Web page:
Where applicable

Note: These characteristics are typical but may not apply to all connectors.

N-type connectors, Good or Bad?  
by K1MKF on May 15, 2003 Mail this to a friend!
Too expensive? OK, let me get this straight. You spend between $1,000 and $2,000 on an HF rig. Maybe $600 for a used one. Then you put up some verticals or beams, towers and rotors and several hundred dollars each. Then, you opt out of the "expensive" N-connector so you can save less than $10 on each connector.

I think the real reason is the rig and most antennas have a S0-239. If they had a N the N would be king!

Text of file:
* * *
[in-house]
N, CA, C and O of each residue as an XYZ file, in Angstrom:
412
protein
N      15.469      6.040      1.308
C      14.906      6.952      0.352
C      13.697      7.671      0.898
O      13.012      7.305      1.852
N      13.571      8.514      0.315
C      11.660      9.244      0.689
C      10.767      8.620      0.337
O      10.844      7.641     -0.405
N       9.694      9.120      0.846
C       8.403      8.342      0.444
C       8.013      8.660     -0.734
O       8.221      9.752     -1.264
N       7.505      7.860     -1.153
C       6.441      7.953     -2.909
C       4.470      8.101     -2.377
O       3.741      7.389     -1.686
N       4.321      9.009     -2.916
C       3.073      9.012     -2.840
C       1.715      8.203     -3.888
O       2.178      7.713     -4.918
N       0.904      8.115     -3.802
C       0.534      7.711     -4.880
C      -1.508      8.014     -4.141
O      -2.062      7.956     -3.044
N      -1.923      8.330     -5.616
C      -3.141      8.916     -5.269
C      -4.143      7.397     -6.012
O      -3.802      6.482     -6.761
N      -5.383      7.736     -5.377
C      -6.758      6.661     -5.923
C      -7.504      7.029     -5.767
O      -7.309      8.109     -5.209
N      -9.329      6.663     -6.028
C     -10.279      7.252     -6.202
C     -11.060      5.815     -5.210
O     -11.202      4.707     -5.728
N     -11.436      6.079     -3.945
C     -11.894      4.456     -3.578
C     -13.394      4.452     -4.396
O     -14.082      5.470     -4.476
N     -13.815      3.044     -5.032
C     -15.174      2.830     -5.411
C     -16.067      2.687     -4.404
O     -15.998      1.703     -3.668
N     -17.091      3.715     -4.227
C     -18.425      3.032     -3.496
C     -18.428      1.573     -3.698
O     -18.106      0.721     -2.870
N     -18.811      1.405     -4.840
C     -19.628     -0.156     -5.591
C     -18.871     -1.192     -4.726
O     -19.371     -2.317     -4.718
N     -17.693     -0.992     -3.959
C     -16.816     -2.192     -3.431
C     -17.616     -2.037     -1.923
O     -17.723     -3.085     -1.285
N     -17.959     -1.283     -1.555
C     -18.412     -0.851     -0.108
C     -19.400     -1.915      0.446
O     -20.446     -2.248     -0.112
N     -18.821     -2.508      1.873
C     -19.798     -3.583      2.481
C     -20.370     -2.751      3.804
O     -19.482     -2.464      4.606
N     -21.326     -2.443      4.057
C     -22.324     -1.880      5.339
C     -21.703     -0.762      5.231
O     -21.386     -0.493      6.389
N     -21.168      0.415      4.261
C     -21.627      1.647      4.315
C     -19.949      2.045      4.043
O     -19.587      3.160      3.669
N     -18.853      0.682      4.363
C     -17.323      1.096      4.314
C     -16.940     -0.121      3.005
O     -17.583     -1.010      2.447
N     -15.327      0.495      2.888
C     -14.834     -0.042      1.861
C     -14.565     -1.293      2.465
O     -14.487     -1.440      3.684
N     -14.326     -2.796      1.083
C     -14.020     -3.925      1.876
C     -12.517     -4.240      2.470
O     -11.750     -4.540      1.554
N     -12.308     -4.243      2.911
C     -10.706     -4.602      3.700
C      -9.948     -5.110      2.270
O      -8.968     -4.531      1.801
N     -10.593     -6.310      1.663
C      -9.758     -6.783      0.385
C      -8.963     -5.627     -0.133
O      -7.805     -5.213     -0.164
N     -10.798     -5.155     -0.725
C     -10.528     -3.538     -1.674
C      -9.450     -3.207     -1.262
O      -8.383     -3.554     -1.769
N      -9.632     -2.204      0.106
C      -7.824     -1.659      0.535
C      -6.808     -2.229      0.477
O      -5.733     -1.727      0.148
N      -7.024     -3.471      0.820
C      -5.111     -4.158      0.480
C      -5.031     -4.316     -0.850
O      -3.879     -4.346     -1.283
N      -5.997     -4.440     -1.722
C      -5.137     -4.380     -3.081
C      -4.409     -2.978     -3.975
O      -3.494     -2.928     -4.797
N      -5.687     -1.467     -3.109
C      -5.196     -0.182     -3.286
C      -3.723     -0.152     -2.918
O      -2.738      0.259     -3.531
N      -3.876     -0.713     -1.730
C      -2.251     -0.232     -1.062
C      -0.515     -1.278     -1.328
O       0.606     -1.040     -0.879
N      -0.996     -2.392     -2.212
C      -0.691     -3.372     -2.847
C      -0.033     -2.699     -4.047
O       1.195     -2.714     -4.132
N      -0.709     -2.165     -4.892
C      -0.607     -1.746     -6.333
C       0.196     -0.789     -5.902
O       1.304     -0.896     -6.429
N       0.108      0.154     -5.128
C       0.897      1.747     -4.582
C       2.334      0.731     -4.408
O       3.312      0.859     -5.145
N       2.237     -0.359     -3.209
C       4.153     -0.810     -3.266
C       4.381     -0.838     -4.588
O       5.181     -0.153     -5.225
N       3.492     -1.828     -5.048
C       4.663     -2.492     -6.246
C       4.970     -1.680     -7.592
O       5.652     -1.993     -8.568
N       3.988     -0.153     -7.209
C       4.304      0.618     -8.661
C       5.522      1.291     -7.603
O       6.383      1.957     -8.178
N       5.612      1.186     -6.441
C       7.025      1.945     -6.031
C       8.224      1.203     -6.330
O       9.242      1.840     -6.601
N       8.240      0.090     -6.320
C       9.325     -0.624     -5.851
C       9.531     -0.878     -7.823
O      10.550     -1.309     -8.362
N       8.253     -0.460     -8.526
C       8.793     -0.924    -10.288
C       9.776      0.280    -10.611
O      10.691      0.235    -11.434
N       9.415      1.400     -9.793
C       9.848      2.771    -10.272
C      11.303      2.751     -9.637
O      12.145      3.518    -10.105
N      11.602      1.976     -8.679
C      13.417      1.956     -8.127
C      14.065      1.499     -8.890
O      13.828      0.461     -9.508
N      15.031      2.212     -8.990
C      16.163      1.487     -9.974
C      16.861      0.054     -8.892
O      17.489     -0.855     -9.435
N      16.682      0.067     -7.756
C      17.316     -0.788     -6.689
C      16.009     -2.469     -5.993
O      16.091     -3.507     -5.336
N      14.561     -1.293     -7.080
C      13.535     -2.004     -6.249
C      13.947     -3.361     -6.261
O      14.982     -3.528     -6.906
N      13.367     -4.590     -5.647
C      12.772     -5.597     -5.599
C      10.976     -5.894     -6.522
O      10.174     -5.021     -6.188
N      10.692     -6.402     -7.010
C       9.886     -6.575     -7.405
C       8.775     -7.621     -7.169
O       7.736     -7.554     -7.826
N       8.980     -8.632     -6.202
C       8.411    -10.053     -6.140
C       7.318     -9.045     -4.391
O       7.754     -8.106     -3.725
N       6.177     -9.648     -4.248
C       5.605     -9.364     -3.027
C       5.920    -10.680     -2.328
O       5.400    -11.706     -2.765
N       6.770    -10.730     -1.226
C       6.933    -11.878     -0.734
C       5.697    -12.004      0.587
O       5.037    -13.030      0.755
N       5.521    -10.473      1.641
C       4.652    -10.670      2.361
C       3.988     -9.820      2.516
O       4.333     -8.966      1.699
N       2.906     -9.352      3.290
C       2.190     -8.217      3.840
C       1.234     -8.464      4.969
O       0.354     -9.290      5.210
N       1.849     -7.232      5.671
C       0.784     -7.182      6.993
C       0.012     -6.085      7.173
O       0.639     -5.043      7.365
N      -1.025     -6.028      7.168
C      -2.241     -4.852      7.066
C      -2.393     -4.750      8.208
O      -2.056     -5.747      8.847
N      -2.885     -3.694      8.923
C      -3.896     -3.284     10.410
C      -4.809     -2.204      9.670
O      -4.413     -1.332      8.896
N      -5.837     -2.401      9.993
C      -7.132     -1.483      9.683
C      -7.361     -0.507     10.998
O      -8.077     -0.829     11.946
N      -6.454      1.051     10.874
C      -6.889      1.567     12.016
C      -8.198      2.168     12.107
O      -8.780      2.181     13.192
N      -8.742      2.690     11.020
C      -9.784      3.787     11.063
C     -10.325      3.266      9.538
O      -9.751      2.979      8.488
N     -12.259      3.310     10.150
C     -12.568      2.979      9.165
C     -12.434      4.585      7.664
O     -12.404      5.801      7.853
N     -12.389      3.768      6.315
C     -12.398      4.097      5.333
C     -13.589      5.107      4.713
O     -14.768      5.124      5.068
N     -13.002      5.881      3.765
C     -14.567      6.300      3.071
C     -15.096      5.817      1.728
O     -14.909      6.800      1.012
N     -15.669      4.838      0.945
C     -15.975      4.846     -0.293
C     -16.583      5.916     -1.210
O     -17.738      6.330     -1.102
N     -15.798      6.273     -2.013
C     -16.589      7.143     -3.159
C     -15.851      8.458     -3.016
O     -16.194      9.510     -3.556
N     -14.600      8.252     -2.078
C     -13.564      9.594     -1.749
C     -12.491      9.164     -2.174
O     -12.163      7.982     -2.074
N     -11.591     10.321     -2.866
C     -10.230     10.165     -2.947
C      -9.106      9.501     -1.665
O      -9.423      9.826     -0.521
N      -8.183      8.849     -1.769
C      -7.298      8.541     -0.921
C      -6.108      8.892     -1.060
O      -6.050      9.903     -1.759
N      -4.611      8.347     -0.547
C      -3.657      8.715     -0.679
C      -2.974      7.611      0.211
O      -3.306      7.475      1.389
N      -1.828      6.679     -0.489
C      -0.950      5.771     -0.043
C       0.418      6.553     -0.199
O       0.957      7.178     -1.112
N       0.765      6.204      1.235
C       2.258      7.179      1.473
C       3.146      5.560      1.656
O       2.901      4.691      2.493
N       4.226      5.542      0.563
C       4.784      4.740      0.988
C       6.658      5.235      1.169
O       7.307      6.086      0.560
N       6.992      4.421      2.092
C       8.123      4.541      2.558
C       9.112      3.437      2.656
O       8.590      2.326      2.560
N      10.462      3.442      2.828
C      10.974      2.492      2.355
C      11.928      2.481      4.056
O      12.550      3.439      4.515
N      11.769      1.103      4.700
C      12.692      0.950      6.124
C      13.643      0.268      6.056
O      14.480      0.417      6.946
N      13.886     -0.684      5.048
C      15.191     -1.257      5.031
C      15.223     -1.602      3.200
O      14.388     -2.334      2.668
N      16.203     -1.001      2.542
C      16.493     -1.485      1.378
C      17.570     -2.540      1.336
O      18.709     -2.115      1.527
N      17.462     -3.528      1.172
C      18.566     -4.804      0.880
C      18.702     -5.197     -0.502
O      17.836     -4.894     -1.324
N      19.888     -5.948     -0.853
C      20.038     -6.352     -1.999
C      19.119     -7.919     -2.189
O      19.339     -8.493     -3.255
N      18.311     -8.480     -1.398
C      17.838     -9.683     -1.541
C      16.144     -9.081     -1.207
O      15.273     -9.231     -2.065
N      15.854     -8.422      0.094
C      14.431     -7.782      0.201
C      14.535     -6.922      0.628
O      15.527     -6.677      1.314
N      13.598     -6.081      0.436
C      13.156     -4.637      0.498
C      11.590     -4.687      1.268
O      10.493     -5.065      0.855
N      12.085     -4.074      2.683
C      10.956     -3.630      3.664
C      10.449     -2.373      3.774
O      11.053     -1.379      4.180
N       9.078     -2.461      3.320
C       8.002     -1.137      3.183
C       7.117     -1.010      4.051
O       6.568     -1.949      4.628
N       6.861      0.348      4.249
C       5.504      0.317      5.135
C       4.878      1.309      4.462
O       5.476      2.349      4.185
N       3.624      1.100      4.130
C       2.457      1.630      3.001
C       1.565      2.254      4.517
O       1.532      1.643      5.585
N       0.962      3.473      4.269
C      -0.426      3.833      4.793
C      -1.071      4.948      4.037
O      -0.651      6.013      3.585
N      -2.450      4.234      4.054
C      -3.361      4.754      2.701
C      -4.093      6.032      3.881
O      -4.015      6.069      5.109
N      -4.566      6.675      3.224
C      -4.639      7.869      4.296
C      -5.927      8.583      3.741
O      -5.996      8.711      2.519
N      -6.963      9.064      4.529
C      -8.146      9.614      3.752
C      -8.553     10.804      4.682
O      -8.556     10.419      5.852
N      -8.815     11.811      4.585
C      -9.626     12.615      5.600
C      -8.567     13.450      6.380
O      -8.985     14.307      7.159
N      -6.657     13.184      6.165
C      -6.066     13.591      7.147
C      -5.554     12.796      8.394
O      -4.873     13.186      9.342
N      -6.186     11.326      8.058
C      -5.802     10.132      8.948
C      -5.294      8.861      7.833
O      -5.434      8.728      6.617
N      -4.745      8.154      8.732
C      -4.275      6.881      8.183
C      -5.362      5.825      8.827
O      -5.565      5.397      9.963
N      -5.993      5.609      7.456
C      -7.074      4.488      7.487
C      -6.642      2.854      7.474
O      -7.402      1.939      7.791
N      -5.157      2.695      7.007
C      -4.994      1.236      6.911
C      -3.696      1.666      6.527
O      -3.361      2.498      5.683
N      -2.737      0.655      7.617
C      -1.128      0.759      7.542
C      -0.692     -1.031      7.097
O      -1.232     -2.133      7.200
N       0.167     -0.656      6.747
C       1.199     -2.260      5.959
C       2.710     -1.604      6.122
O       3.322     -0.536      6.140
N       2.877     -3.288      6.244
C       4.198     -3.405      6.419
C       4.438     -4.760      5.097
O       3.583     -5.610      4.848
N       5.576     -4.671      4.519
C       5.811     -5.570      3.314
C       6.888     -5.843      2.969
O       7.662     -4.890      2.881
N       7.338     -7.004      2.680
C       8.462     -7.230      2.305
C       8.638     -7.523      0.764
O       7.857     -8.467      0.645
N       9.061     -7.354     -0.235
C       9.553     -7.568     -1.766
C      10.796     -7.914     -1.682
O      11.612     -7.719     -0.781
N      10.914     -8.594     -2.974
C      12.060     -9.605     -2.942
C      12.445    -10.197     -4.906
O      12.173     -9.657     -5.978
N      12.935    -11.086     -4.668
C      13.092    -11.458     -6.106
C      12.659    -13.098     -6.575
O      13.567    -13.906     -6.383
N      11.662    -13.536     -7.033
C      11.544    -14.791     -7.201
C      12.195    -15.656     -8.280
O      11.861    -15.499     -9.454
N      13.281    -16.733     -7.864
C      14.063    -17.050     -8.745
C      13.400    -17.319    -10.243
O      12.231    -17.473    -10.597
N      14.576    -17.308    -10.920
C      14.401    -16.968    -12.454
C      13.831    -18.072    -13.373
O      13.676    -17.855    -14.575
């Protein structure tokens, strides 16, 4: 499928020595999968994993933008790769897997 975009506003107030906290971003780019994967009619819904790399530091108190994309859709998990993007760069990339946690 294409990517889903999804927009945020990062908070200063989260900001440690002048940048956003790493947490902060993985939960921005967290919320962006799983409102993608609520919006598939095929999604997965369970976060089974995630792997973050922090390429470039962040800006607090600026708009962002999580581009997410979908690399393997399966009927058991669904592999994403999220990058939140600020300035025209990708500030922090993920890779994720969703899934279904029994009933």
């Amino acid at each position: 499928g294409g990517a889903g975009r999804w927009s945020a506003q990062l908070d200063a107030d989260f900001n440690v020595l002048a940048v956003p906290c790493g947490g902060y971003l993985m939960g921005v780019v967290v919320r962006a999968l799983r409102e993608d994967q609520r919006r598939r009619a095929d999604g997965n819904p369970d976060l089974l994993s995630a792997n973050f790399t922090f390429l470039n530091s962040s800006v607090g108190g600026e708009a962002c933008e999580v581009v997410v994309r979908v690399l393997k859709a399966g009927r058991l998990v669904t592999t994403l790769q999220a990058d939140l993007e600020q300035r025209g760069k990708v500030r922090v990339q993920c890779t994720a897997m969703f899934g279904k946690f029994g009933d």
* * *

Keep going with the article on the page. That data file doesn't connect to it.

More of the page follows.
N-type connectors, Good or Bad?  
by W1JQ on May 15, 2003 Mail this to a friend!
I've only used N connectors a few times. But my experience is that they're easier to install than UHF connectors. I'm not convinced they're waterproof, but they're at least no worse than UHF connectors. Why don't I switch? Habit, and all my equipment has SO-239s on the back connectors.

On the other hand, I was once operating the ARRL DX test at a club station where an antenna was acting flaky. I don't know why, but I grabbed the coax on the bulkhead where the feedlines left the shack--and it just pulled right out of the connector. N connector, too. Glad I hadn't built that connector....

Seriously, though, I think N connectors are easier, and better, and they should be used more widely.
RE: N-type connectors, Good or Bad?  
by VE3IVM on May 15, 2003 Mail this to a friend!
To me N is much easier to install. Also there is greater variety of them. I use only Ns both on HF and UHF. Some water resistance is still better then no water resistance.